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China’s Xpeng muscles through chip crunch with rising deliveries


Xpeng Inc. gained in New York trading after the Chinese electric-vehicle maker sold more cars than expected in the third quarter, evading much of the supply-chain snarls weighing on other automakers.

The Guangzhou-based company, which is listed in the U.S. and Hong Kong, said Tuesday revenue climbed to 5.7 billion yuan ($892 million), beating average analyst expectations of 5.2 billion yuan. Xpeng also detailed plans to expand in Europe and double down on self-driving technologies.

Xpeng “achieved strong growth momentum despite the challenges of semiconductor shortage,” President Brian Gu said.

While automakers globally have been plagued by a chip shortage that’s estimated to cost the industry $210 billion in lost production, it’s been a banner period for China’s car market. EV sales this year are in line to more than double 2020’s total and reach 3 million.

Xpeng delivered 25,666 of its G3 sport-utility vehicles and P7 sedans in the period, 14% higher than the upper end of its outlook in August. The carmaker released a fourth model -- the G9 SUV -- at the Guangzhou auto show last week, a larger SUV pitted more directly against Tesla Inc.’s Model Y and Nio Inc.’s ES series.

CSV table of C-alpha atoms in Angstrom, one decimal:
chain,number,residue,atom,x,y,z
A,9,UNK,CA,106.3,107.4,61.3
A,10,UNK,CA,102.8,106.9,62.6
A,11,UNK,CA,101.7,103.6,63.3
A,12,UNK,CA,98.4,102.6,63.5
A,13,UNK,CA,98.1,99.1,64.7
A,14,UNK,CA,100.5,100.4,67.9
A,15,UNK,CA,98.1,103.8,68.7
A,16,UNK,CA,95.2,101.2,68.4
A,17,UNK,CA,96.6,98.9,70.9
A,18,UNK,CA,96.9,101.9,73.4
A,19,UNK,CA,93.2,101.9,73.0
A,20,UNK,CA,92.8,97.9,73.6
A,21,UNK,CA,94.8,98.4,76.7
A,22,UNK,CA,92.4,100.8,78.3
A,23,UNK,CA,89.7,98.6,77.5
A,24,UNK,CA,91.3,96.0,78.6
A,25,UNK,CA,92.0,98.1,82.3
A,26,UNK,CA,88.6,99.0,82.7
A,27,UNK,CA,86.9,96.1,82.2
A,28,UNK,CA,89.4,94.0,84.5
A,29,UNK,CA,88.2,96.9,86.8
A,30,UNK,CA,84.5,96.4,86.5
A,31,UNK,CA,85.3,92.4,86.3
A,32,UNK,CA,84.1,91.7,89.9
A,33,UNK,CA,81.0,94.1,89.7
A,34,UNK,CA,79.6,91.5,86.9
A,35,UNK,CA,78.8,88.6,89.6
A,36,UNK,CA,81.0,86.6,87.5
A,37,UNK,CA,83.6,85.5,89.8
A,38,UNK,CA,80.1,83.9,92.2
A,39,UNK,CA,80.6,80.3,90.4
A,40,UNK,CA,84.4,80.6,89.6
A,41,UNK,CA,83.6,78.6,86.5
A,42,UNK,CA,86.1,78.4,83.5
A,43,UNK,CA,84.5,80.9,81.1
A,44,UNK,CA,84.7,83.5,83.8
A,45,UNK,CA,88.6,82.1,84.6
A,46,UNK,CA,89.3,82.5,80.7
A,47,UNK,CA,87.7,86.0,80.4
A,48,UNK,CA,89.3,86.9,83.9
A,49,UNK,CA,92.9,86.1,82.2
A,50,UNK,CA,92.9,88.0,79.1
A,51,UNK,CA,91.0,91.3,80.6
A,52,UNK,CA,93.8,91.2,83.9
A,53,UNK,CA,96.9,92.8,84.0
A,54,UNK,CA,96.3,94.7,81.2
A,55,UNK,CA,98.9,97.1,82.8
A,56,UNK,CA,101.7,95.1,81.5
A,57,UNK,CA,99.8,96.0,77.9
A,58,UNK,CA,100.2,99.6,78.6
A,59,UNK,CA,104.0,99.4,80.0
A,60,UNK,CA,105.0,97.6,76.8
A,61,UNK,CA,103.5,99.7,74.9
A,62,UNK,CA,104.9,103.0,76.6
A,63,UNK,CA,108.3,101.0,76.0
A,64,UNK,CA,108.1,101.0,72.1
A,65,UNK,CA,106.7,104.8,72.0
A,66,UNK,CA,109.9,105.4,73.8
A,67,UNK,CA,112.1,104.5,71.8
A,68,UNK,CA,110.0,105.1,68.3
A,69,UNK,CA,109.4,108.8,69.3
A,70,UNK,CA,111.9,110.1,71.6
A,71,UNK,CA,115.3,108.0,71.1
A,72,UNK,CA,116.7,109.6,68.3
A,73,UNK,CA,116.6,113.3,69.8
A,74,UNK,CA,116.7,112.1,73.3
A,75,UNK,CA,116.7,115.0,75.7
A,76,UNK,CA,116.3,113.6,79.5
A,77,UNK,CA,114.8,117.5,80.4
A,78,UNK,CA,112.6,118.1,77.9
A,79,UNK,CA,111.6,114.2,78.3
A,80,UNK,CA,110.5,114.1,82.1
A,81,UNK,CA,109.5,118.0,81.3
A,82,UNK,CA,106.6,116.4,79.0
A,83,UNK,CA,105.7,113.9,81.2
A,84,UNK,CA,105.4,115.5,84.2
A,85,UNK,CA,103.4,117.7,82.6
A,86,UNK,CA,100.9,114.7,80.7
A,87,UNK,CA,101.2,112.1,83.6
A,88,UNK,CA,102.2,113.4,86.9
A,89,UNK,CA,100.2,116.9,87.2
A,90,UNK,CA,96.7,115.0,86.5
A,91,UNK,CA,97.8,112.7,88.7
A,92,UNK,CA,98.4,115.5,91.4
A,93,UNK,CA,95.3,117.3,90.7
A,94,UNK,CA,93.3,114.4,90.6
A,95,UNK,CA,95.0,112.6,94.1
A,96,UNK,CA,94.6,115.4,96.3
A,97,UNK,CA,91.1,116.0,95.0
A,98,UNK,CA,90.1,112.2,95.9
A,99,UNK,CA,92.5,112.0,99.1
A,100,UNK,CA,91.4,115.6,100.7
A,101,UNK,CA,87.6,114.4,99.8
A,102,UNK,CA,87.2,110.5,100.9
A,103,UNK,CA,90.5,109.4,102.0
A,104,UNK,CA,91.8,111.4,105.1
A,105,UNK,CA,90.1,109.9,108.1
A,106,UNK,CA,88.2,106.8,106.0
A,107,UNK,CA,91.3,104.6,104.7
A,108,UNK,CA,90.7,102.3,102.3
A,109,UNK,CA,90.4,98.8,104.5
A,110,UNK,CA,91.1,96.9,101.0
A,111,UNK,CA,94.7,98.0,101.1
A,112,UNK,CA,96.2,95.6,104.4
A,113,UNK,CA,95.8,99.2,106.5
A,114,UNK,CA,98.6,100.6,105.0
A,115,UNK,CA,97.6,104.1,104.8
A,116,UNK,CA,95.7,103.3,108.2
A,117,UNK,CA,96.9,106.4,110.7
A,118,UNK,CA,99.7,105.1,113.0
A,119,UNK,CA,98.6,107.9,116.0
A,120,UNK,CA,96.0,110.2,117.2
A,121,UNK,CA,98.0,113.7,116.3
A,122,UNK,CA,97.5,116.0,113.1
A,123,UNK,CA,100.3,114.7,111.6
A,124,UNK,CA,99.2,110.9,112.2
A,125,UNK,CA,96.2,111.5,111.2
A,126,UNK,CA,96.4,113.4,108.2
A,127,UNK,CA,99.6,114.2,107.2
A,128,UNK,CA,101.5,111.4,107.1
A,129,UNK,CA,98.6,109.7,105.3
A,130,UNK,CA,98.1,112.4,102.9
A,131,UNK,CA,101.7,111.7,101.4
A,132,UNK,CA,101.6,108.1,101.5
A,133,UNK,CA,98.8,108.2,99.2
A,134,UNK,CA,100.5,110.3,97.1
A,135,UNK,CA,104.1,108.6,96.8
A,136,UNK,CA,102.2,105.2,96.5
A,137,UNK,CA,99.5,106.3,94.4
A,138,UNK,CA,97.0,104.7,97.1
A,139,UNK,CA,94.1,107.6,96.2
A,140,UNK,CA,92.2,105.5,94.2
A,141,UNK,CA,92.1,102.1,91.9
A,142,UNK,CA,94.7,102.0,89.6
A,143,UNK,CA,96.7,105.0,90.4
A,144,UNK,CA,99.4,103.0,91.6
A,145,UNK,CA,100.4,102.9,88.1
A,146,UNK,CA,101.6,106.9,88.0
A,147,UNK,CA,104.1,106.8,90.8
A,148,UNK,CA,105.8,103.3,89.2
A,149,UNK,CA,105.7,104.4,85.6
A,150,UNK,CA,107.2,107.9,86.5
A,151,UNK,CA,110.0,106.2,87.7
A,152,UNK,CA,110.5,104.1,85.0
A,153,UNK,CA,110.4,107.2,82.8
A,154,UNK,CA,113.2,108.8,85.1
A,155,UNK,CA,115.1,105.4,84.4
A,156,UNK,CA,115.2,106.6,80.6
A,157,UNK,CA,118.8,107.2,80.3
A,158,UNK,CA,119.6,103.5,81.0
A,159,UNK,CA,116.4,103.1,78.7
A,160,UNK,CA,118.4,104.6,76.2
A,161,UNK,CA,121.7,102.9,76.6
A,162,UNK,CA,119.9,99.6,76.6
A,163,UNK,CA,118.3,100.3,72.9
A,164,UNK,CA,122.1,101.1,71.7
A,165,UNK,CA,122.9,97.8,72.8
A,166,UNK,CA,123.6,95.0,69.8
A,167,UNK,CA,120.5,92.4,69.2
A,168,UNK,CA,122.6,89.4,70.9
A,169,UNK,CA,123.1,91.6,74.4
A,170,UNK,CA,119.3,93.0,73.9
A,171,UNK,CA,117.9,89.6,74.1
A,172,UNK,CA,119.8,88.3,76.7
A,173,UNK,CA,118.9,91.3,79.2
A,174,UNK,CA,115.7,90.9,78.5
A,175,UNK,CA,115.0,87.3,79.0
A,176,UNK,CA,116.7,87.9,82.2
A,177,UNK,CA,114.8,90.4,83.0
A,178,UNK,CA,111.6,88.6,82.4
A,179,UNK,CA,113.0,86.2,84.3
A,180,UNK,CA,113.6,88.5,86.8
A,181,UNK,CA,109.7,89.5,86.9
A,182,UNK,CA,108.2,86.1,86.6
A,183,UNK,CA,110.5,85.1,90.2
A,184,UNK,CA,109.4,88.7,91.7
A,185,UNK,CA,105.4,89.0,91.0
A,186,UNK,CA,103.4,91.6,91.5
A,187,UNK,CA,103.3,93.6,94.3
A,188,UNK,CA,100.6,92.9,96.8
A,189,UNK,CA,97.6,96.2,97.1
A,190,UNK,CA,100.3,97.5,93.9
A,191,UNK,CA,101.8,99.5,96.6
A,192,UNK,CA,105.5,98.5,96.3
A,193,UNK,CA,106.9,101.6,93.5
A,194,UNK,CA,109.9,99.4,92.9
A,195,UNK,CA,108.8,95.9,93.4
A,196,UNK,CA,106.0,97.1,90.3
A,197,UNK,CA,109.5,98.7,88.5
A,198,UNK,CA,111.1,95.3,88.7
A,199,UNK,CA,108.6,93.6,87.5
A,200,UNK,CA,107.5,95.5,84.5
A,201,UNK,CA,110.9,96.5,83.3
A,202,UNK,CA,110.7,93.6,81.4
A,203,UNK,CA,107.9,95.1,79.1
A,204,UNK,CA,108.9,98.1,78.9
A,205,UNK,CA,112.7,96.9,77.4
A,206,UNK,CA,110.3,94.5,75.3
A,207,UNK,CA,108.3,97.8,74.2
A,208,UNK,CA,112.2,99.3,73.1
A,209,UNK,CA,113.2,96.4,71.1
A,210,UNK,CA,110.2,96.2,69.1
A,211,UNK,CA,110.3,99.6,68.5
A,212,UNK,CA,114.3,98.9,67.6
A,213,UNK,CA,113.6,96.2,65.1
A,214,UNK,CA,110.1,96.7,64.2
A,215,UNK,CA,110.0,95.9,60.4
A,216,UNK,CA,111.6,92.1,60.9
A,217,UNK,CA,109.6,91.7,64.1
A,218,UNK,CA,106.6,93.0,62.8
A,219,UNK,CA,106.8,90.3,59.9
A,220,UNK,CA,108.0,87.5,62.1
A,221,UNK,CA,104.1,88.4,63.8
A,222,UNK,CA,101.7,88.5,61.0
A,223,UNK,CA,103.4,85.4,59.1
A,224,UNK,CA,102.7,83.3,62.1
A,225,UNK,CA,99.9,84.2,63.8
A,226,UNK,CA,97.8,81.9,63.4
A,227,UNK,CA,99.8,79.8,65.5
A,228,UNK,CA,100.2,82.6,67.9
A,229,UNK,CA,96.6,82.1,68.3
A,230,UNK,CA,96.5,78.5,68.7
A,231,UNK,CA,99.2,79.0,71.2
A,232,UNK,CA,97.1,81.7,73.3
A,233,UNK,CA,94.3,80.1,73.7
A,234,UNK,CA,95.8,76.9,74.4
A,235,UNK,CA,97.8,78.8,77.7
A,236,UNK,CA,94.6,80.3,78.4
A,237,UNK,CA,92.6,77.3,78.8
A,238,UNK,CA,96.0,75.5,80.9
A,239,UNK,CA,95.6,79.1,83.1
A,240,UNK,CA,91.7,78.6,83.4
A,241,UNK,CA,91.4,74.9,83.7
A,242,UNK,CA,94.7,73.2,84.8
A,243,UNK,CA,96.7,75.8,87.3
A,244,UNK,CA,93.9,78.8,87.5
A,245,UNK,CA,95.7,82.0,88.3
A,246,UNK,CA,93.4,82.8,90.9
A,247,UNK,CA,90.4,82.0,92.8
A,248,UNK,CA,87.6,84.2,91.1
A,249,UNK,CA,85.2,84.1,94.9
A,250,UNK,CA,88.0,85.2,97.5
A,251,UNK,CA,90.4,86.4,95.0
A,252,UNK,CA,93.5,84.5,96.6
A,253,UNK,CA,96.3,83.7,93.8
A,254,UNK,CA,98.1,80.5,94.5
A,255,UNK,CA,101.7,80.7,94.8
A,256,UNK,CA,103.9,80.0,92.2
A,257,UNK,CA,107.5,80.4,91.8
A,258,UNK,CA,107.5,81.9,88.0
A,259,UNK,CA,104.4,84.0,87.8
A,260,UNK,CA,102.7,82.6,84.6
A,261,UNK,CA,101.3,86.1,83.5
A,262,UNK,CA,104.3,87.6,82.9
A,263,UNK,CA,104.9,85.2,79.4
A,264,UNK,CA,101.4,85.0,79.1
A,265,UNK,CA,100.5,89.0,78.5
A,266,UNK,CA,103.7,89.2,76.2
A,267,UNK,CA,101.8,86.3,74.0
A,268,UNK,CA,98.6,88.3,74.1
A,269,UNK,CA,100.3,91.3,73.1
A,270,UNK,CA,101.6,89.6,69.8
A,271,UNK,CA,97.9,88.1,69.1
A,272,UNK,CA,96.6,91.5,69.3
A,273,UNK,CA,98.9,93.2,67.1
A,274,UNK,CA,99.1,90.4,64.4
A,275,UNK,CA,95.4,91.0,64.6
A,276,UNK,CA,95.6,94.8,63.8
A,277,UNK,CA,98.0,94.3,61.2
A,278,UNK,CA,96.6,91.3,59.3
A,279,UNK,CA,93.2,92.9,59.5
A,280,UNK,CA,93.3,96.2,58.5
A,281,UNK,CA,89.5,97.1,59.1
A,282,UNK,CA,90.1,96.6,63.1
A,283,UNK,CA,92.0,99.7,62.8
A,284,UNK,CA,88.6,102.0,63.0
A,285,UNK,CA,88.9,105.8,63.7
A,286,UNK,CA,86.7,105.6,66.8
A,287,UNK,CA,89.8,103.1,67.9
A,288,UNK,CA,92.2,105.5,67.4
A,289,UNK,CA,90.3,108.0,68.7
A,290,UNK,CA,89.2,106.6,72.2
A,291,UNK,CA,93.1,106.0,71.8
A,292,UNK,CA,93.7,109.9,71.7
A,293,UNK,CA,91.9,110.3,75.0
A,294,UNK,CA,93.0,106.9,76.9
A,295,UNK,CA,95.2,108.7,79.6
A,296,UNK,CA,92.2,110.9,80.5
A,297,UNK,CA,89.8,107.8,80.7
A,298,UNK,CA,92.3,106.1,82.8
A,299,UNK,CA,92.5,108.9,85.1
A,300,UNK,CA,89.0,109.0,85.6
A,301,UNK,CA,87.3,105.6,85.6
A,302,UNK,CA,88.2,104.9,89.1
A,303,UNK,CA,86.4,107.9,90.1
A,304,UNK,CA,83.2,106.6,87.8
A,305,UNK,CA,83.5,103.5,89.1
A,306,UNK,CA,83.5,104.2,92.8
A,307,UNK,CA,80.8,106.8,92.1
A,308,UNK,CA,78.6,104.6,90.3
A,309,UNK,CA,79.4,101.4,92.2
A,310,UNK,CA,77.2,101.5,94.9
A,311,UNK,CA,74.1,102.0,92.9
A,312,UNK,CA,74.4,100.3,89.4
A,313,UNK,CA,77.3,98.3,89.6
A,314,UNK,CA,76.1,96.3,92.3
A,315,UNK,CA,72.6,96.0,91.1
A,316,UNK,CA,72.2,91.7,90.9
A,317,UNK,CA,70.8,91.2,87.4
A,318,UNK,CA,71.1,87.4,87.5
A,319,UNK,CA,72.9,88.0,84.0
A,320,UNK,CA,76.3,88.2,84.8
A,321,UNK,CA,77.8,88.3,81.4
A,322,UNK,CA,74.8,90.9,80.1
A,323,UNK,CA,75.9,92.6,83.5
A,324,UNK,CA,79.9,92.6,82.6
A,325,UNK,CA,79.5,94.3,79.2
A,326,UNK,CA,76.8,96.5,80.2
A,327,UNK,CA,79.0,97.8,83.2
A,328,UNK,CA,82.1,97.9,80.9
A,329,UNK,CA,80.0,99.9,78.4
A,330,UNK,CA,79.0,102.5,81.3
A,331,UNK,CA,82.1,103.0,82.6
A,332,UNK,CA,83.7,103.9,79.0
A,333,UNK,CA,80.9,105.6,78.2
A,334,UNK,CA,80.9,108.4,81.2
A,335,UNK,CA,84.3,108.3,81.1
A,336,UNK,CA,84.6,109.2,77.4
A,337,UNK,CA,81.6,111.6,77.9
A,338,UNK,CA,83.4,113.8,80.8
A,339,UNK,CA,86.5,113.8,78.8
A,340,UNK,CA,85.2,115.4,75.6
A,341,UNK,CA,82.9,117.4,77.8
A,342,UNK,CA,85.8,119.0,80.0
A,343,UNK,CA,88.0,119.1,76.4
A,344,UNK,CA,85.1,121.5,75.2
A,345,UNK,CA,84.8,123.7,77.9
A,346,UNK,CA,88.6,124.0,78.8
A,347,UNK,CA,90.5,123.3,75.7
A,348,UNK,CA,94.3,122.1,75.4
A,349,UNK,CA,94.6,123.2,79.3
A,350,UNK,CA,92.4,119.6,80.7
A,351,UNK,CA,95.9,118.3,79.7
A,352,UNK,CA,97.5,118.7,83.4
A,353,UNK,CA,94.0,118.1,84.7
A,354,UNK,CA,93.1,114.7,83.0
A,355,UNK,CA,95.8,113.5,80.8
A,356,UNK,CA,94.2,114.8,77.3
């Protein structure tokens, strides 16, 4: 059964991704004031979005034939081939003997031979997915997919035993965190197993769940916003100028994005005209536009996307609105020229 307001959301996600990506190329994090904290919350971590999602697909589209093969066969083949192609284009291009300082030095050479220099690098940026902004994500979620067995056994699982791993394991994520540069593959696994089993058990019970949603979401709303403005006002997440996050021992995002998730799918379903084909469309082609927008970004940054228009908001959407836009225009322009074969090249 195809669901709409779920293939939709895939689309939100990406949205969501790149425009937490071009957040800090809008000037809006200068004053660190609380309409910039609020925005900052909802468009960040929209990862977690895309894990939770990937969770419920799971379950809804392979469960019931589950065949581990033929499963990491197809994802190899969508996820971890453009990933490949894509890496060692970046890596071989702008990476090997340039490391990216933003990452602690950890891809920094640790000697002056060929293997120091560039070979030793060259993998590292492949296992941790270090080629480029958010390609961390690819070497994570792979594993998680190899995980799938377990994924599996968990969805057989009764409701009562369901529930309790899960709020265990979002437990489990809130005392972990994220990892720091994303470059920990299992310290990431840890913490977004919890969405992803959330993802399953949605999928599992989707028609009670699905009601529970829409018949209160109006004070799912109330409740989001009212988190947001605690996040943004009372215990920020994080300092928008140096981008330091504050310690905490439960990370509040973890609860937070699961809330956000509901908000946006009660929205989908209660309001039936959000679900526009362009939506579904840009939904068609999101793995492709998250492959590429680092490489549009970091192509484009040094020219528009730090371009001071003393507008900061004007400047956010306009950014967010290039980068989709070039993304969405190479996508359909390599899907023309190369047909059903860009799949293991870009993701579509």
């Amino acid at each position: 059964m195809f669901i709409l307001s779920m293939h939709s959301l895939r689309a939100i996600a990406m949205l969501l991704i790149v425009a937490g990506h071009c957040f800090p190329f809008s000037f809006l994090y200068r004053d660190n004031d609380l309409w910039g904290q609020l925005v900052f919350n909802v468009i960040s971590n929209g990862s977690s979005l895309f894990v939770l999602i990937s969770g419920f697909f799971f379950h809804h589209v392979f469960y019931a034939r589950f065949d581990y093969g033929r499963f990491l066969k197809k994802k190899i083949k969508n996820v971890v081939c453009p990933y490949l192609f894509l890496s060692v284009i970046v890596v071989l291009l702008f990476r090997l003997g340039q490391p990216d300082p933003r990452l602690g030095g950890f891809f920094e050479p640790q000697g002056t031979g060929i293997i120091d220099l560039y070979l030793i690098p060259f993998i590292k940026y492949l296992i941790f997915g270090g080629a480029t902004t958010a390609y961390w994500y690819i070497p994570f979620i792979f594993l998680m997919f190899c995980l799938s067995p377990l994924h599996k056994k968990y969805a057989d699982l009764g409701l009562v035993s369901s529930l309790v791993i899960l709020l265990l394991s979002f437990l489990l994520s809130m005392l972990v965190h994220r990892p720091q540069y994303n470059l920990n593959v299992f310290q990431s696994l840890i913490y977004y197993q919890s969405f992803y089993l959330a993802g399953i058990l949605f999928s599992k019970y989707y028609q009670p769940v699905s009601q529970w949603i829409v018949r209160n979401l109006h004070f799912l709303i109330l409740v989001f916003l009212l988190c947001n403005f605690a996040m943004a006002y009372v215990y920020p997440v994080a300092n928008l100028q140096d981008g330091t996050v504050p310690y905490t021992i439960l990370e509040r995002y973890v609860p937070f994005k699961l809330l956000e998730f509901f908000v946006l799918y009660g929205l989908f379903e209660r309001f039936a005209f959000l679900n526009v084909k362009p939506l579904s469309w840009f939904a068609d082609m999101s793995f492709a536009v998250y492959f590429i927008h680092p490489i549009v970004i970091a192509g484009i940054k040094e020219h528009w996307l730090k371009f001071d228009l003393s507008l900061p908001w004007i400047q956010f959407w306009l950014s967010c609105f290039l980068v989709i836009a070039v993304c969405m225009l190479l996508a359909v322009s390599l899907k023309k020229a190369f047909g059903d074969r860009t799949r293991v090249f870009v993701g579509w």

Xpeng rose as much as 14% in New York. The company’s shares have climbed 19% this year.

Xpeng has spent more on R&D to develop advanced autonomous driving technologies and models that resonate outside China. The progress the company made when it comes to self-driving technologies “fuels greater confidence” in its ability to explore mobility solutions such as robotaxis, it said in a statement.

After launching its G3 SUV and P7 sedan in Norway, Xpeng will explore opportunities to expand in other European markets including Sweden, Denmark and the Netherlands, Chief Executive Officer He Xiaopeng said during a conference call.

Widening Loss

Xpeng’s gross margin for the three-month period was 14.4%, better than the second quarter’s 11.9% and the 13.4% the market expected. Still, the company reported a net loss of 1.59 billion yuan for the three months through September, versus a 1.15 billion yuan loss a year earlier and a 1.19 billion yuan deficit the previous quarter. Analysts on average had forecast a loss of 1.09 billion yuan.

Gu said in an interview with Bloomberg Television in August that he hopes the company will start posting profits in two to three years. Xpeng invested 1.26 billion yuan in R&D last quarter, doubling the expense in the same period a year ago. Selling, general and administrative costs rose by more than a quarter.

Looking forward into the final stretch of this year, Xpeng said it expects another record period for vehicle deliveries. Revenue for the fourth quarter may be as high as 7.5 billion yuan.

Xpeng’s stock debuted in Hong Kong in July. The automaker said that it planned to use the proceeds from its Hong Kong share sale to expand its product portfolio and develop more advanced technologies, as well as boost its presence in international markets.